Part 5: Communication and Co-ordination Between Agencies in the Māori Land Sector

Māori Land Administration: Client Service Performance of the Māori Land Court Unit and the Māori Trustee.


The strength of the relationships between the various agencies with an interest in Māori Land issues can affect the quality of the service provided to Māori Land owners. We have focused on the interaction between the Māori Land Court Unit and the Trustee. However, throughout the course of our audit, we found that other agencies such as TPK and Land Information New Zealand (LINZ) also play an important role in the administration of Māori Land.

In this part we consider the:

Exchange of Information Between the Māori Land Court Unit and the Trustee

Generally, a high level of interaction occurs between the Māori Land Court Unit and the Trustee in regard to client service. In many cases, the strength of this interaction is a result of informal networks between staff who previously worked with each other when both agencies were part of the former Department of Māori Affairs.

However, we found that the exchange of information (particularly of client addresses) between the two agencies is sporadic and informal, and usually depends on the informal staff networks. There is a risk that, as staff leave each organisation, these networks will disappear. We consider these staff networks to be invaluable client service links.

Although the Māori Land Court Unit and the Trustee are now serviced by separate government departments, they are part of a wider Māori Land sector. In our view, they need to co-operate more in the future to improve information exchange, particularly to resolve the incomplete transfer of Court orders, and to share Māori Land owner addresses. As the Trustee’s clients are a subset of the Māori Land Court Unit’s clients, we consider that there could be significant client service benefits if the information systems of both organisations were able to easily interface with each other.

As the Trustee administers only about 7% of all Māori Land, any information provision initiatives by the Māori Land Court Unit need to take into account any administrators of the remaining 93% of Māori Land.

Incomplete Transfer of Court Orders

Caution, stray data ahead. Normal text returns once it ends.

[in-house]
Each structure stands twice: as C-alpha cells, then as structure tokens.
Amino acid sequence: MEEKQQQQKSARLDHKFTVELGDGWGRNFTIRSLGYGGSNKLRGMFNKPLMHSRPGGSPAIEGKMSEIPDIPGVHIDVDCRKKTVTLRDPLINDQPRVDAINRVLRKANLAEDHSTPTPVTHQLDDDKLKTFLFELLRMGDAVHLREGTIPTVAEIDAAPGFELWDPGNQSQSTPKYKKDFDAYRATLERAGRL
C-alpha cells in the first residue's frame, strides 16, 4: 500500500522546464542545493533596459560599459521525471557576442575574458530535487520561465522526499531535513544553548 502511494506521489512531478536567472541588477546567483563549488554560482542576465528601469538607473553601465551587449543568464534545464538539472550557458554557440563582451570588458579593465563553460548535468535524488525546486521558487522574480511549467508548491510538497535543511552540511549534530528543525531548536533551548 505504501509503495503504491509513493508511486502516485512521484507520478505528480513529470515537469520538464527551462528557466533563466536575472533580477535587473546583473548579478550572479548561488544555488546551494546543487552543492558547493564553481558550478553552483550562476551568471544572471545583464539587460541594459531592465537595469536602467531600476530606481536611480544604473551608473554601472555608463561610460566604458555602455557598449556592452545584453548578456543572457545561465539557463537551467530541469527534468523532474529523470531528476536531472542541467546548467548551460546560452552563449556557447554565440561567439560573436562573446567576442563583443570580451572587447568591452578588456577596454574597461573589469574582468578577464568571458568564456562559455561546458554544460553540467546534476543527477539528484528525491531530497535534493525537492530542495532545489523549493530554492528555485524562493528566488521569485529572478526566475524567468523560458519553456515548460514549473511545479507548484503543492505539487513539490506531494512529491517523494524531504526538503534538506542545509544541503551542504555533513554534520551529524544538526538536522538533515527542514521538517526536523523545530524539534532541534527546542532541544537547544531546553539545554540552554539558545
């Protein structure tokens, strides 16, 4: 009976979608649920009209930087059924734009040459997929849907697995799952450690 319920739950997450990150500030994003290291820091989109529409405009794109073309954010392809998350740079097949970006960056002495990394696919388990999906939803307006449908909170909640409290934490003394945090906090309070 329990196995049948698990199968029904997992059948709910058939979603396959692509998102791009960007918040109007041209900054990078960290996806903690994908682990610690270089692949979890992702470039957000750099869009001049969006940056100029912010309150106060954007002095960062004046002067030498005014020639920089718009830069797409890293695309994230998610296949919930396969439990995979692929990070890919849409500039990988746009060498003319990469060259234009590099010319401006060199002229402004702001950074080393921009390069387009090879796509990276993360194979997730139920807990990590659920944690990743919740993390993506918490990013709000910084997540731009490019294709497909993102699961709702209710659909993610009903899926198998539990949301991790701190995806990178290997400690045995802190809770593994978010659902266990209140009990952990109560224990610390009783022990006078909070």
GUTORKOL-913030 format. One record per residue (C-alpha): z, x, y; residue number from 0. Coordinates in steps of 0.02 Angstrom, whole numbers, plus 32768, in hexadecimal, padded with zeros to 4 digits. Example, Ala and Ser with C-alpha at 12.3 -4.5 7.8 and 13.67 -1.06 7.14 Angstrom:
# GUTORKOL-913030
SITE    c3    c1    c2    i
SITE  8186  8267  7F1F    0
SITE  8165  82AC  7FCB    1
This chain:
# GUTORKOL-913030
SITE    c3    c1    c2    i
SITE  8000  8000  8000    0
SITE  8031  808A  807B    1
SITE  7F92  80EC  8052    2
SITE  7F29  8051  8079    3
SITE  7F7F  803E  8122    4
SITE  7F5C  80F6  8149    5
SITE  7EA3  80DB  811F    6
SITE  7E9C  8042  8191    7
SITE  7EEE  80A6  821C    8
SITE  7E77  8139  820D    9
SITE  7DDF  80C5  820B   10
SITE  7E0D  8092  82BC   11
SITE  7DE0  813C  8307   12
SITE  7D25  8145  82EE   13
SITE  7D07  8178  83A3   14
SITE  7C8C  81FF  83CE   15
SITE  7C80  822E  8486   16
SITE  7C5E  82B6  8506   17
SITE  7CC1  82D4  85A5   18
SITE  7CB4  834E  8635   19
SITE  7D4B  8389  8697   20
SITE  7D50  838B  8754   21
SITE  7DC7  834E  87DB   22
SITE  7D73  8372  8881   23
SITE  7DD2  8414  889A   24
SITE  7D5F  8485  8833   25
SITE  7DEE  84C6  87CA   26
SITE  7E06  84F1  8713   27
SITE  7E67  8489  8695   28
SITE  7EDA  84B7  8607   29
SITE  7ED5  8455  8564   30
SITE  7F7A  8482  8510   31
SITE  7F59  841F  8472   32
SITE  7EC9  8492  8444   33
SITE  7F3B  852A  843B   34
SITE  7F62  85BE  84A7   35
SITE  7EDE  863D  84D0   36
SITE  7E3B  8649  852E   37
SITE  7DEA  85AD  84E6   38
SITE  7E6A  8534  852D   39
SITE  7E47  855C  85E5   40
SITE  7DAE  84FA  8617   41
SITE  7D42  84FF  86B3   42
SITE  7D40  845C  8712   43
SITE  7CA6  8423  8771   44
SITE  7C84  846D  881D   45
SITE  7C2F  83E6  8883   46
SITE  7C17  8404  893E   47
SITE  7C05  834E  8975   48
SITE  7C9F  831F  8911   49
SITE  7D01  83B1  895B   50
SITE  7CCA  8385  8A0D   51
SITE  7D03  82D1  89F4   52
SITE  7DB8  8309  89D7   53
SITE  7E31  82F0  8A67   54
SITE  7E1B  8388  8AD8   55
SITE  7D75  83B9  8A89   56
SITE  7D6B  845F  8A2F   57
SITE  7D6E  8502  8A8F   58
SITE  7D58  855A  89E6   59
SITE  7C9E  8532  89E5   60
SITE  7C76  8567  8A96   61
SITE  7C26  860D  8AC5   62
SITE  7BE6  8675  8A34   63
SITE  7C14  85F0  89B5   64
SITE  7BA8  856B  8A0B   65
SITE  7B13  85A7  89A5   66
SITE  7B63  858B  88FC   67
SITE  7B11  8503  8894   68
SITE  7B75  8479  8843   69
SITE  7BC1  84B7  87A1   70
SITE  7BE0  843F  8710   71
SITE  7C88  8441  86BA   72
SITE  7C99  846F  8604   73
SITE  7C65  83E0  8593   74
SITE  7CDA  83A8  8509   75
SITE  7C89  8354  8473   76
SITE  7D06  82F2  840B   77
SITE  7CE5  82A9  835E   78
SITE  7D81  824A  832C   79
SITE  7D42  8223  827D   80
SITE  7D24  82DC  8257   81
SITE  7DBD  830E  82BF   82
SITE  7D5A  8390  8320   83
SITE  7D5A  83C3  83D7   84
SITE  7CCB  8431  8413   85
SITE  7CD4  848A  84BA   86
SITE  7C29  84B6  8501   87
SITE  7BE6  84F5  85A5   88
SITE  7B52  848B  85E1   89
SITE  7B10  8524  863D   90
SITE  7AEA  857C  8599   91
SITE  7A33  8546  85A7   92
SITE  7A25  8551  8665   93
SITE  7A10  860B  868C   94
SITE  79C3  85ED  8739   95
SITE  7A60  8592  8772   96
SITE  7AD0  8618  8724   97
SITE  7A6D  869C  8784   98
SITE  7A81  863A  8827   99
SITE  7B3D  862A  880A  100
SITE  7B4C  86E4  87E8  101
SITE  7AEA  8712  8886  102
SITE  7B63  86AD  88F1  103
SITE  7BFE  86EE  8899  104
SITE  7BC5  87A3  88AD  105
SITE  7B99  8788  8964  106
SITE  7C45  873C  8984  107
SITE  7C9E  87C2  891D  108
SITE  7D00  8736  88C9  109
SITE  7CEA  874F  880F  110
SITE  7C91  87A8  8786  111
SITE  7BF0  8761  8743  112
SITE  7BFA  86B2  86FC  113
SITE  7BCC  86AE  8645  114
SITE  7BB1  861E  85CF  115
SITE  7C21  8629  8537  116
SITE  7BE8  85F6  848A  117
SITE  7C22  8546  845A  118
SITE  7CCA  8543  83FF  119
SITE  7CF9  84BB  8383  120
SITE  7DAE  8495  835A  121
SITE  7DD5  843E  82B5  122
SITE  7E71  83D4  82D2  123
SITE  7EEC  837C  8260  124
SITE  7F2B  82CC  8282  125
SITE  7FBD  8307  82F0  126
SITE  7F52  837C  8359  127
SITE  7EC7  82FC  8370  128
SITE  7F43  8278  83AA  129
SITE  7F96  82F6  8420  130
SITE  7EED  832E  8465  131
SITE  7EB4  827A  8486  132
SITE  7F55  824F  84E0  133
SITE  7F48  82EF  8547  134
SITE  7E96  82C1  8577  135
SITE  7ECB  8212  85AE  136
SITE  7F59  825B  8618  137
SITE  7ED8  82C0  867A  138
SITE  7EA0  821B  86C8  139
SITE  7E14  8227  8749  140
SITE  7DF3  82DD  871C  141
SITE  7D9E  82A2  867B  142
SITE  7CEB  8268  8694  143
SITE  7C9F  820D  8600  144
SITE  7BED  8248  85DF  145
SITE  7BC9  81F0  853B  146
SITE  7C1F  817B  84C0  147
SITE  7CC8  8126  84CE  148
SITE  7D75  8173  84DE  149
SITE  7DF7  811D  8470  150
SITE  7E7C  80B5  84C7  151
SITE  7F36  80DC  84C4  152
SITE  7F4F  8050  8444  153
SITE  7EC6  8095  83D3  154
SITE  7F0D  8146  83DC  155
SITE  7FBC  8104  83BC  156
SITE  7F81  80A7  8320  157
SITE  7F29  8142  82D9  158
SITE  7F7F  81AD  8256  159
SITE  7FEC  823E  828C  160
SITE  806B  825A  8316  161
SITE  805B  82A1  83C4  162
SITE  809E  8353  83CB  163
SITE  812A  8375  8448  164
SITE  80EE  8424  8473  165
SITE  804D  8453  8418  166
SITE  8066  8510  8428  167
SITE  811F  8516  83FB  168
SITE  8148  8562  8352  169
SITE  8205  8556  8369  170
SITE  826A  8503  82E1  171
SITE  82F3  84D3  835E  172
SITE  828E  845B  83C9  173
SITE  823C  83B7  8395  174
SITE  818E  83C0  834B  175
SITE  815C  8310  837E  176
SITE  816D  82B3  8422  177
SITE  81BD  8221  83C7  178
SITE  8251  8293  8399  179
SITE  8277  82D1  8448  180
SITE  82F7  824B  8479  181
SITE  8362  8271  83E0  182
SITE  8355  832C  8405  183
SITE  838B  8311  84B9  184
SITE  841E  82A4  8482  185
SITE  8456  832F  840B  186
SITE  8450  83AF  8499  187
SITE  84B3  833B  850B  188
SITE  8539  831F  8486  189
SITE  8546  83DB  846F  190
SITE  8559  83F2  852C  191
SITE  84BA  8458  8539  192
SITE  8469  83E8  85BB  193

We noted in paragraph 4.35 on page 66 that the Trustee was having difficulty processing Court orders received from the Māori Land Court. At present, Court orders are sent to the Trustee sporadically and in hard copy only, and there is no procedure in place to ensure that the Trustee receives every Court order relating to the blocks of land that the Trustee administers.

Processing Court orders is time-consuming because of the requirement to calculate the division of shares in a block of land for those owners listed in the order. Orders often involve numerous people receiving interests in a number of blocks of land – requiring the Trustee’s staff to update a large number of records. This task would be much simpler if the information could be transferred electronically, allowing the Trustee to establish automatic updating of electronic records.

Difficulties also arise when records relating to the same person or block of land are listed under different names within the two organisations’ systems. There needs to be some standardisation between the two systems to reduce possible confusion and mistakes.

We recommend that the Māori Land Court Unit and the Trustee –
22. Jointly investigate the introduction of electronic transfer of Court orders.
23. Jointly investigate the development of a system to allow for the transfer of more generic information, ensuring that such transfers would take account of the inconsistencies between the records held by each organisation.

Locating Māori Land Owners

The Trustee has about 111,000 client accounts, of which only 37% have valid addresses or account details. This results in a significant amount of money from leased lands being accumulated every year by the Trustee because the beneficiaries cannot be found. As at 31 March 2003, this amount stood at $8,688,388, a figure that has increased at an average of $701,650 (or about 12%) annually over the last four years.

A part-time project officer has been assigned to reduce the amount of unclaimed money by tracing those with the largest amounts outstanding.35 This has enabled the Trustee to pay out around $300,000 of previously unclaimed money each year. However, the issue will only be substantially resolved if:

  • significant further resources are assigned to finding contact details of those with unclaimed money; and/or
  • interaction with other agencies is increased to obtain address information.

One of the main challenges for agencies within the Māori Land system is keeping track of Māori Land owners who are scattered around New Zealand and overseas. If owners cannot be found, the Māori Land Court Unit and the Trustee are not able to fully perform their functions. For example, the Māori Land Court regularly calls on the Trustee to distribute any funds it holds to owners of a block of land, even though the Trustee has only 37% of the valid addresses/bank account details that are needed.

There is no co-ordinated approach to obtaining Māori Land owner addresses. The Māori Land Court Unit does not view collecting and updating addresses as its responsibility, and the MTO collects addresses only for its own records. Private trusts, including Māori Incorporations, also compile their own databases, separate from those of the Māori Land Court Unit and the Trustee.

Collection of Information from the Births, Deaths and Marriages Office

In 2003, the Māori Land Court Unit tested an initiative where information was supplied from the Births, Deaths and Marriages Office of the Department of Internal Affairs to assist with maintenance of the Unit’s records. Through this initiative, the Unit receives information monthly on Māori who have died. This information is then matched with data held in the Unit’s computer system so that staff can identify those clients who are deceased. From this information, the staff can then contact the person’s descendants to inform them of the process to succeed to interests in Māori Land. This is a positive step by the Unit to improve its records and it also holds potential benefits for the Trustee and other parties in the Māori Land sector.